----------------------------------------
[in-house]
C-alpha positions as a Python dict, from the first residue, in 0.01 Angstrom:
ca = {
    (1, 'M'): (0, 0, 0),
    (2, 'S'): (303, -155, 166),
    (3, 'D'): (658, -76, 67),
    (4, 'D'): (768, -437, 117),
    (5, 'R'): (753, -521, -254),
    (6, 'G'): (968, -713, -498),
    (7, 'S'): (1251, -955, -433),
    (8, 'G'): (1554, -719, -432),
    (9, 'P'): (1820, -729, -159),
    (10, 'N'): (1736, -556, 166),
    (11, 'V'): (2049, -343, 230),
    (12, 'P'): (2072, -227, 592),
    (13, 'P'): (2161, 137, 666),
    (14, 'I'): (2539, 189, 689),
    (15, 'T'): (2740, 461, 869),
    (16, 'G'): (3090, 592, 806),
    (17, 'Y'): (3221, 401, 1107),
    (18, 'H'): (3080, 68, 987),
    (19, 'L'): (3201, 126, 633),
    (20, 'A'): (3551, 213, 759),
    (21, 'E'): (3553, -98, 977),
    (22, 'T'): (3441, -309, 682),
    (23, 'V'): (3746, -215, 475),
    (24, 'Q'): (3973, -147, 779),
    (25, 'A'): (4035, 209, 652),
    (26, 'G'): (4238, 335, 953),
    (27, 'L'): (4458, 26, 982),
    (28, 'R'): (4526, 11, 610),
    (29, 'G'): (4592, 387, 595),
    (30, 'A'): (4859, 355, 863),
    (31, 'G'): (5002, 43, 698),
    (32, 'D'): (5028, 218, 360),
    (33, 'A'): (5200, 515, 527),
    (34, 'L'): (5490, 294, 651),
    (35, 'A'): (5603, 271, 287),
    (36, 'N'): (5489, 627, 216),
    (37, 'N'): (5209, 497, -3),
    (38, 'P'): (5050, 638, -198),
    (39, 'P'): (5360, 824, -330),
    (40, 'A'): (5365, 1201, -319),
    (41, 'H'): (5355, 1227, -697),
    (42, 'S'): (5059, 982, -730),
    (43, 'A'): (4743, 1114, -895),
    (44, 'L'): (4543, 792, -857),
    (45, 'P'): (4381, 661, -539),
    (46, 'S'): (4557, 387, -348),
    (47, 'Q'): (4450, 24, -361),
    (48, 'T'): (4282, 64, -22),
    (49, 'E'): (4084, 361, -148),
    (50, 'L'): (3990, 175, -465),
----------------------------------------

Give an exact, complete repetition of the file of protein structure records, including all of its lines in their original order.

[in-house]
C-alpha positions as a Python dict, from the first residue, in 0.01 Angstrom:
ca = {
    (1, 'M'): (0, 0, 0),
    (2, 'S'): (303, -155, 166),
    (3, 'D'): (658, -76, 67),
    (4, 'D'): (768, -437, 117),
    (5, 'R'): (753, -521, -254),
    (6, 'G'): (968, -713, -498),
    (7, 'S'): (1251, -955, -433),
    (8, 'G'): (1554, -719, -432),
    (9, 'P'): (1820, -729, -159),
    (10, 'N'): (1736, -556, 166),
    (11, 'V'): (2049, -343, 230),
    (12, 'P'): (2072, -227, 592),
    (13, 'P'): (2161, 137, 666),
    (14, 'I'): (2539, 189, 689),
    (15, 'T'): (2740, 461, 869),
    (16, 'G'): (3090, 592, 806),
    (17, 'Y'): (3221, 401, 1107),
    (18, 'H'): (3080, 68, 987),
    (19, 'L'): (3201, 126, 633),
    (20, 'A'): (3551, 213, 759),
    (21, 'E'): (3553, -98, 977),
    (22, 'T'): (3441, -309, 682),
    (23, 'V'): (3746, -215, 475),
    (24, 'Q'): (3973, -147, 779),
    (25, 'A'): (4035, 209, 652),
    (26, 'G'): (4238, 335, 953),
    (27, 'L'): (4458, 26, 982),
    (28, 'R'): (4526, 11, 610),
    (29, 'G'): (4592, 387, 595),
    (30, 'A'): (4859, 355, 863),
    (31, 'G'): (5002, 43, 698),
    (32, 'D'): (5028, 218, 360),
    (33, 'A'): (5200, 515, 527),
    (34, 'L'): (5490, 294, 651),
    (35, 'A'): (5603, 271, 287),
    (36, 'N'): (5489, 627, 216),
    (37, 'N'): (5209, 497, -3),
    (38, 'P'): (5050, 638, -198),
    (39, 'P'): (5360, 824, -330),
    (40, 'A'): (5365, 1201, -319),
    (41, 'H'): (5355, 1227, -697),
    (42, 'S'): (5059, 982, -730),
    (43, 'A'): (4743, 1114, -895),
    (44, 'L'): (4543, 792, -857),
    (45, 'P'): (4381, 661, -539),
    (46, 'S'): (4557, 387, -348),
    (47, 'Q'): (4450, 24, -361),
    (48, 'T'): (4282, 64, -22),
    (49, 'E'): (4084, 361, -148),
    (50, 'L'): (3990, 175, -465),